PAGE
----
I know. Something for the baby. Clothes are always useful, and easier to choose than the wilds of retro-chic-millennial style. I know that my niece is 15 months old, but what size does she wear? I could text my sister and ask, but wouldn’t that be revealing my hand? Besides, my sister would be offended that I don’t already know that information. Toys, bath items, food items, baby stuff. Here’s all the things I liked having for my kids, but this is starting to feel familiar. I have a sudden flash of being at my sister’s baby shower where my “bag of useful mom supplies” was laid to rest in favor of the latest trends in mom-dom. Things like disposable diapers with cute covers. And the newest all-natural baby products, backed by scientific research, with tons of multi-syllabic, intelligent-sounding ingredients that no one knew until so-and-so commercial made it accessible and such-and-such celebrity made it trendy. And techno toys that make your baby do and say and learn everything you could possibly want them to do say and learn by the time they are one year old. Not to mention that my gift was pink. Apparently it’s all the rage to get neutral colors so the baby can choose to be their own person. Who knew?

I leave the baby aisle and the bad memories of being with mothers a generation and a social class removed from me.

I come to the home department, complete with small models of living rooms in case you’re a horrible interior designer. That’s me, but they assume that since people like me are horrible interior designers, that we want our home to look like a magazine. Or a store model. But we don’t. My sister does. She wants her home to look like a Pottery Barn. Is that even still a thing? Should I go there? My luck, they’re all closed and the next big thing has taken it’s place. Just as well. Target will have to suffice.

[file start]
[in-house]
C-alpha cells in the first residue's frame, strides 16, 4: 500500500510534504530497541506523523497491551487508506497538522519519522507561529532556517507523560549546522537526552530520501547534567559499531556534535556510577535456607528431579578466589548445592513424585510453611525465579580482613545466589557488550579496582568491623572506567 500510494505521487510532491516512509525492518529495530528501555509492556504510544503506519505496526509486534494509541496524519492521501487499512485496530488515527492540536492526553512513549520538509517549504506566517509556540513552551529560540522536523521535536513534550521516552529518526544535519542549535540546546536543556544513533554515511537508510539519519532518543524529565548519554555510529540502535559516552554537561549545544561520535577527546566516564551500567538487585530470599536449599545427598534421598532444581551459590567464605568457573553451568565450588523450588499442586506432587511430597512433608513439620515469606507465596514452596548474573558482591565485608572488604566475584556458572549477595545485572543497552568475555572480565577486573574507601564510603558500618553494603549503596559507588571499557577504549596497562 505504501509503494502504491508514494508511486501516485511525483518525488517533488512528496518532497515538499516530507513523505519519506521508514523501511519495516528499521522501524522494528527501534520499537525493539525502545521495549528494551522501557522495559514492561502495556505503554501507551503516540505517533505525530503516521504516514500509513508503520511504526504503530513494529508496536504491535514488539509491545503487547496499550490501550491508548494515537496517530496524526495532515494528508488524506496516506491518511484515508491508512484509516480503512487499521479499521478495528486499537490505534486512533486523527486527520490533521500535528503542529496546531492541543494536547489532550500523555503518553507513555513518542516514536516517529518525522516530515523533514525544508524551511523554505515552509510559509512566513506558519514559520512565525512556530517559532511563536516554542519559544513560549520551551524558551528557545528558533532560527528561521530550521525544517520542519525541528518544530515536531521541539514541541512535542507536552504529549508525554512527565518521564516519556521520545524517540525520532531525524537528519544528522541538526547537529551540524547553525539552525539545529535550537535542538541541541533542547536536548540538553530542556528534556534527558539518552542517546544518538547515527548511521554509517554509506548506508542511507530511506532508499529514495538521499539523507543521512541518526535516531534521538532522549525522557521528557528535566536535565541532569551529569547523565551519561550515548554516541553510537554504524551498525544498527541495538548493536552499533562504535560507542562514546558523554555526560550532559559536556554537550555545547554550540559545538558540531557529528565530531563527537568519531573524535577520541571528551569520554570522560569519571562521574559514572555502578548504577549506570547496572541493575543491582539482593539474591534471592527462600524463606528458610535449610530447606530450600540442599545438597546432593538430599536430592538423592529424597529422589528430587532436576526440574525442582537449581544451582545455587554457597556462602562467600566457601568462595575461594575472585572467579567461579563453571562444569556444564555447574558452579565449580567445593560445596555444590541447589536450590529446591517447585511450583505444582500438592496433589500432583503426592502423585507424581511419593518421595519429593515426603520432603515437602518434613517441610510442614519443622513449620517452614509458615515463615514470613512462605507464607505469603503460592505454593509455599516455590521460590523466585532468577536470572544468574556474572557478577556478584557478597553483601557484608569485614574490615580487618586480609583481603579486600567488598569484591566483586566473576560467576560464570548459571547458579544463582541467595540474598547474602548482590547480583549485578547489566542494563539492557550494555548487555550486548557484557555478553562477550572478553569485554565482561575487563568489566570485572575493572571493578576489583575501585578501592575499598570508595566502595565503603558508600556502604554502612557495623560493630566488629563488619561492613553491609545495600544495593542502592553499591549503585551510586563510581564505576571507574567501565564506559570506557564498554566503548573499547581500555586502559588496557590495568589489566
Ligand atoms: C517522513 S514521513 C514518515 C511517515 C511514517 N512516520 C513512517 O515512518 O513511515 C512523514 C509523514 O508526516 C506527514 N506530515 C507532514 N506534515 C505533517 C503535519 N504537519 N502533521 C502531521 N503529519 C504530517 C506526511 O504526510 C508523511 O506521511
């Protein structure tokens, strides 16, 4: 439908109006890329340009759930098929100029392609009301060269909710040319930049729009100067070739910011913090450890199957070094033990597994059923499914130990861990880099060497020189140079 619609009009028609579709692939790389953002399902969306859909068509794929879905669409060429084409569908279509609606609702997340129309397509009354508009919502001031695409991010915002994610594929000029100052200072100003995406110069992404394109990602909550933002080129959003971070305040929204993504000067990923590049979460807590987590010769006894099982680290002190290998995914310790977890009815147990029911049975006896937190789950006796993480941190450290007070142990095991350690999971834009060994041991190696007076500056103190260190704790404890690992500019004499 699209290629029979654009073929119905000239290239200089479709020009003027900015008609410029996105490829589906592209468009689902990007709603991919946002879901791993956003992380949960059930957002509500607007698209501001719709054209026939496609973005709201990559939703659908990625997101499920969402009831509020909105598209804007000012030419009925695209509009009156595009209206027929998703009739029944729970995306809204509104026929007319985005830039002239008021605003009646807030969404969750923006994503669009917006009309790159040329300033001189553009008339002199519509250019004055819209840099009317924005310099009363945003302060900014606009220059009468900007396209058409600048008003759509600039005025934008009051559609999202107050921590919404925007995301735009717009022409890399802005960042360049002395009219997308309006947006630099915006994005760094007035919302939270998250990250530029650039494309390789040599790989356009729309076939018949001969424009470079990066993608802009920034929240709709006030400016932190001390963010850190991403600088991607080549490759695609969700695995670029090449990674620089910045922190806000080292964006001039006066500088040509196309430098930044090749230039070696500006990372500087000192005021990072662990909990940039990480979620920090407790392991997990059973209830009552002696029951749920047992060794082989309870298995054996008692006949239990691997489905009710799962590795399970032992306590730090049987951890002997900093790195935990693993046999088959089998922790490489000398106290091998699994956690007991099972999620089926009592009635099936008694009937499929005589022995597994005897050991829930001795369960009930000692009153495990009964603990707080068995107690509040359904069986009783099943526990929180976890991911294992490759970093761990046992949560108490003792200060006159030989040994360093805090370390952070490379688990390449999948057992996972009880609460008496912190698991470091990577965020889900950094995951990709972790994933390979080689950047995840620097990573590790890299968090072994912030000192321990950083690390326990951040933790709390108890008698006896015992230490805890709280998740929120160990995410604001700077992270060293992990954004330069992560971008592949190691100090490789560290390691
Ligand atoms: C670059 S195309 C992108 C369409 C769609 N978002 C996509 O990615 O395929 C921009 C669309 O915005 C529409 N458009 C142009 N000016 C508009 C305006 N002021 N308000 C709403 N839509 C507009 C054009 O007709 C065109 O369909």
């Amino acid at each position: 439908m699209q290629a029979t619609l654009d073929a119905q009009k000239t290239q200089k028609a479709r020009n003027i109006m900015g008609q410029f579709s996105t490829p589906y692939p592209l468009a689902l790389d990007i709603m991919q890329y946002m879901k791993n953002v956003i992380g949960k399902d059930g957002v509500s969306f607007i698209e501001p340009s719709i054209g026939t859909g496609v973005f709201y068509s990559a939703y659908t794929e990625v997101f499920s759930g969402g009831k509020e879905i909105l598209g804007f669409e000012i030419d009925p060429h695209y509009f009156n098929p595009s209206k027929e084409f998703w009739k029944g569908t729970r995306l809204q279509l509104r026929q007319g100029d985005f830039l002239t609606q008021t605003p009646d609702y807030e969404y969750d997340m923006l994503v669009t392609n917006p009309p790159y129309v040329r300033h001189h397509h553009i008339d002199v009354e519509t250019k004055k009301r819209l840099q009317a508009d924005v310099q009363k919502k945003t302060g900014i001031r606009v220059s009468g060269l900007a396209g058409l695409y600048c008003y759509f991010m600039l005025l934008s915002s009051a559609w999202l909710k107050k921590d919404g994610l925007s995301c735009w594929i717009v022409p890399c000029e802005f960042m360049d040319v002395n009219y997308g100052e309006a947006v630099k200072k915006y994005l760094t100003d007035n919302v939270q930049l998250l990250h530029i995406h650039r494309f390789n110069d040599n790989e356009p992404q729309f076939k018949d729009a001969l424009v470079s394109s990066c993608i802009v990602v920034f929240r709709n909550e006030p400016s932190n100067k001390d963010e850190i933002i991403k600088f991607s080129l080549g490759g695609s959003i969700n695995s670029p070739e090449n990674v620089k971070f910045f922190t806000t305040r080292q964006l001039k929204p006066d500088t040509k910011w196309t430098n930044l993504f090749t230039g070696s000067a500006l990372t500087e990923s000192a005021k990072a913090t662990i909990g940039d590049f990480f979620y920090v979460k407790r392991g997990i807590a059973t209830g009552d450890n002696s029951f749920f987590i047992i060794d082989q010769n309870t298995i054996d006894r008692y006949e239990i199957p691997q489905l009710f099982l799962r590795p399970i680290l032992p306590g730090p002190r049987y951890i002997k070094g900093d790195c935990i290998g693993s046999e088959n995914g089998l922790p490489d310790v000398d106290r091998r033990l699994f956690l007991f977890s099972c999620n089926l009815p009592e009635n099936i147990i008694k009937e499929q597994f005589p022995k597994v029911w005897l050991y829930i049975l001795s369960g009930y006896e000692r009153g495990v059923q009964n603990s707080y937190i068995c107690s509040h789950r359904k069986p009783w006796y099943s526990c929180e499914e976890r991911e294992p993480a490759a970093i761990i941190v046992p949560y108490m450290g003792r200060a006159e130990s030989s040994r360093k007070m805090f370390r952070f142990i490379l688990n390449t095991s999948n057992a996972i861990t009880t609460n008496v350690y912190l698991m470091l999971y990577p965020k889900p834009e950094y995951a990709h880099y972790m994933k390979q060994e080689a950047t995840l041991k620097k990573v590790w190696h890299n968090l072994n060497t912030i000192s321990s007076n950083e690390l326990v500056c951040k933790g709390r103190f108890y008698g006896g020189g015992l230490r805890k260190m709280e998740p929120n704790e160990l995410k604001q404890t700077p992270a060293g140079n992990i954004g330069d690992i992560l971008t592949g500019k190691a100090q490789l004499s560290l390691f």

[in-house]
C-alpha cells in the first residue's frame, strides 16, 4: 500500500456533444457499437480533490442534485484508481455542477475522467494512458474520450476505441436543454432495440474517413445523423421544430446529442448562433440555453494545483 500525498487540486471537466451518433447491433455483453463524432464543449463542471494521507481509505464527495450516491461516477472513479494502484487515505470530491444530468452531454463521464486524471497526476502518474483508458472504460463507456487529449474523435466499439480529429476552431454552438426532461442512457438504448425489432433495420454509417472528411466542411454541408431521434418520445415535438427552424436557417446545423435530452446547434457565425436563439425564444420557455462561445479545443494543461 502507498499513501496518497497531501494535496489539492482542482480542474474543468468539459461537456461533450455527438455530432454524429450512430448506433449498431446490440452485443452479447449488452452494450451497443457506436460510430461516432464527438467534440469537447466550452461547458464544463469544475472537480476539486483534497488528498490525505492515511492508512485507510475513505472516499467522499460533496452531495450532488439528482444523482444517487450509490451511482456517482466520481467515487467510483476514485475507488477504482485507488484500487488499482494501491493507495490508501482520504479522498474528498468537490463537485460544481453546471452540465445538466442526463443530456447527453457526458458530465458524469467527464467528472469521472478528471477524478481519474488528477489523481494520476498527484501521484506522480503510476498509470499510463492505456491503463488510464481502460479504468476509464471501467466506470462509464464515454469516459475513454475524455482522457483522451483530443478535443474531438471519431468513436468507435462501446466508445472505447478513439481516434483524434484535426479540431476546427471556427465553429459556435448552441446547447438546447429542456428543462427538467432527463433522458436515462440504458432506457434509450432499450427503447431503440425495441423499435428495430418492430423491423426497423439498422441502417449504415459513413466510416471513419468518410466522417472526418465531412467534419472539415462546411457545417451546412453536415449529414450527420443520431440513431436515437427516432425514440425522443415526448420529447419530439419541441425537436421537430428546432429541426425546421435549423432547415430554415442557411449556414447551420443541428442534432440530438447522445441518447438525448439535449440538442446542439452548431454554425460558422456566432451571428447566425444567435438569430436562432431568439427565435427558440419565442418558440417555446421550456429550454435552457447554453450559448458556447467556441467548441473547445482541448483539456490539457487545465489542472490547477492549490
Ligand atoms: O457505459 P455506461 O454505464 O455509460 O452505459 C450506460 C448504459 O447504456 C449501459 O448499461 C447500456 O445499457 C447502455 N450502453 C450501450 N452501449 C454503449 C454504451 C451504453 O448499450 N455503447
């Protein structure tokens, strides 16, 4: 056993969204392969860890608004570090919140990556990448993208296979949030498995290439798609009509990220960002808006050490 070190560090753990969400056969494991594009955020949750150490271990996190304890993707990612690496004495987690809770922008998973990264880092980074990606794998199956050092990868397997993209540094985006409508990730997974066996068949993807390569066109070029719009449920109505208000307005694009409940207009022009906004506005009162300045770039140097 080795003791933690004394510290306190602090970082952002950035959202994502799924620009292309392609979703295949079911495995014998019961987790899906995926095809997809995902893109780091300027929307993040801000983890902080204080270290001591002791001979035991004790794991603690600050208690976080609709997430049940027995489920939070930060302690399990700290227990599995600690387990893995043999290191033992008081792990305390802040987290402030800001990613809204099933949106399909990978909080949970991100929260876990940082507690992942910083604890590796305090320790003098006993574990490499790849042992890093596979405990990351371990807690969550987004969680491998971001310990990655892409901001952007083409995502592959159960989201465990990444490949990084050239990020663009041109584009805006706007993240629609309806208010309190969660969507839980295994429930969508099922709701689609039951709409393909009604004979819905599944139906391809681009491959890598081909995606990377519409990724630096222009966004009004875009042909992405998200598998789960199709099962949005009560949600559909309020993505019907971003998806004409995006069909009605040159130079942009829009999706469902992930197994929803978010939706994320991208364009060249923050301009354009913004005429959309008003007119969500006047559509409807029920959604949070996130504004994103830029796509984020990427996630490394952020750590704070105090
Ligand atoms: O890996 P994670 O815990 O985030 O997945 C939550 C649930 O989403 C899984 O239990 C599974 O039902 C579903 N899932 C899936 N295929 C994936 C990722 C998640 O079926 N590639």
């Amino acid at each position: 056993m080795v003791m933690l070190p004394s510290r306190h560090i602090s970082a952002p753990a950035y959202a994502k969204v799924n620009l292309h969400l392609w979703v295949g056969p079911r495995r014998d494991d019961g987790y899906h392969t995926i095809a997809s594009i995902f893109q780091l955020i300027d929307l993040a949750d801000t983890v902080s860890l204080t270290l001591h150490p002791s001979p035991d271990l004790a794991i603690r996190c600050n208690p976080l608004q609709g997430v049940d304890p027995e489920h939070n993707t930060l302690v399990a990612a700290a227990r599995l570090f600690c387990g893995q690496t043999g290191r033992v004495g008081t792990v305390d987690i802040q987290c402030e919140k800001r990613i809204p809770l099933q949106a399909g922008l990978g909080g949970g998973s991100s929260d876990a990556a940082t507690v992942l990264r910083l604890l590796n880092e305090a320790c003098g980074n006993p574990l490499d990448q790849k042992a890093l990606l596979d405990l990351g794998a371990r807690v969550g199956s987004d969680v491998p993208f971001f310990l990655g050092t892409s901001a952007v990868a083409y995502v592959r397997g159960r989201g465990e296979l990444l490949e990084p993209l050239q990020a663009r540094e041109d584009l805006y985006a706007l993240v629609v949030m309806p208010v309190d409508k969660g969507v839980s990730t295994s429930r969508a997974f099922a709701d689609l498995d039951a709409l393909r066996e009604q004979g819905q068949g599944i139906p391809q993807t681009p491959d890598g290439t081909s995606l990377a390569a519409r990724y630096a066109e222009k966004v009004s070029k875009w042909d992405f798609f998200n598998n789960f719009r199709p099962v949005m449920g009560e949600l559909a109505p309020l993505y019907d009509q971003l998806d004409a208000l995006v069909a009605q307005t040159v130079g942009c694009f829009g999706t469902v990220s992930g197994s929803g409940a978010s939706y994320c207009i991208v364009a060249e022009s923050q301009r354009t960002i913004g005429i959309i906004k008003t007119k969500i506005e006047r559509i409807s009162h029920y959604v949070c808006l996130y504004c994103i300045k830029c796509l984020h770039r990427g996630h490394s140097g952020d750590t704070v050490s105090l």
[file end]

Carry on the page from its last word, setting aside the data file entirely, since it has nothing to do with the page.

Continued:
There’s an end table with a large golden ball on it. The ball is $30. It’s made of something synthetic and hollow. I don’t really understand what they’re going for, so I put it down again.

Here’s an entire aisle of candles, another of picture frames, yet another of pillows. I pick up a candle. Her favorite scent a couple years ago was coconut. But a candle feels pedantic. Too simple. Too generic. I look through the picture frames. But what picture would I put in it? One of our many perfectly posed sisters pictures? Where it looks like we’re all besties?

Pillows? Too bulky. Wall hangings? Too big. Alarm clocks? Lamps? Storage? Bath products? Sheets? Blankets? Towels? No, no, no, no, and no.

It occurs to me that whatever I pick out in this entire store will be wrong for my sister. Especially wrong for her new California home. I would be willing to bet that the Targets in California don’t even have the same inventory as those here in Colorado. That’s one reason she’s moving back. Like the time she told me my clothes were “so last year.” I thought she was joking. She wasn’t. She went on to tell me that it was OK because Colorado was behind the trend from California. I still own (and wear) those clothes.

And with that I come around to the clothing department again.

I’ve been through this whole store. I really should have gone for the “shoppe.” But now my afternoon is gone and I have to pick up my kids soon.

I make a decision.

I pick out a long cardigan. I don’t need it, but it would be nice to have one in this shade of blue to add to my other blue cardigans. I get pull-ups for my two-year-old, an adorable pink dinosaur dress for my five-year-old. We need garbage bags, so I might as well get those while I’m here. And milk. I’m out of tampons, my husband is out of his favorite iced tea. I should grab those cookies my kids love as a special treat. On the way to the check out line, I pick up a fall wreath that will look great on my front door. It’s only $5!

My Target run done, I am pulling out of the parking lot when I remember my sister.

The party is tomorrow. They leave Monday.

I’ll send cash.

Originally published at http://runninginshadows.wordpress.com on November 28, 2020.

Writer, educator, mom, coffee lover. I write memoir and creative nonfiction about psychology and mental health. Twitter @running_shadows IG @s_annewriter